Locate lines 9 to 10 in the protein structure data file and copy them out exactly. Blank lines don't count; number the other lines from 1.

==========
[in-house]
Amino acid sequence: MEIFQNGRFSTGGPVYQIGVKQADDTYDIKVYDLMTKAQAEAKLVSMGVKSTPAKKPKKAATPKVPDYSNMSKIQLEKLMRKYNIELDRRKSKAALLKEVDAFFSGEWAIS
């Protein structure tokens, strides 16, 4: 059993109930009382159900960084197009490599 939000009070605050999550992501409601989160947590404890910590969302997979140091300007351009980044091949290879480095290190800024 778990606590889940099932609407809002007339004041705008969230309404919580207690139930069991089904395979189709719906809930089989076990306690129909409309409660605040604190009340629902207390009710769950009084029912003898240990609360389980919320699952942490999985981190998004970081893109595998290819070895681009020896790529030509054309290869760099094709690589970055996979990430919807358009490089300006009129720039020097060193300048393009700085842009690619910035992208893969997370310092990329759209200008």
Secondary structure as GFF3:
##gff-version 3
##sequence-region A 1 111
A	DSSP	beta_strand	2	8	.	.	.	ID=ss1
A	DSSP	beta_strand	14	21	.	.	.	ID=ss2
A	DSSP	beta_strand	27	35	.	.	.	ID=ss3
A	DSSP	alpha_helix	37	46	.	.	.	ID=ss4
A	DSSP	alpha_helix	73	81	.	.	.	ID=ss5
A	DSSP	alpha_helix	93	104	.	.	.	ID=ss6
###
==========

A	DSSP	beta_strand	27	35	.	.	.	ID=ss3
A	DSSP	alpha_helix	37	46	.	.	.	ID=ss4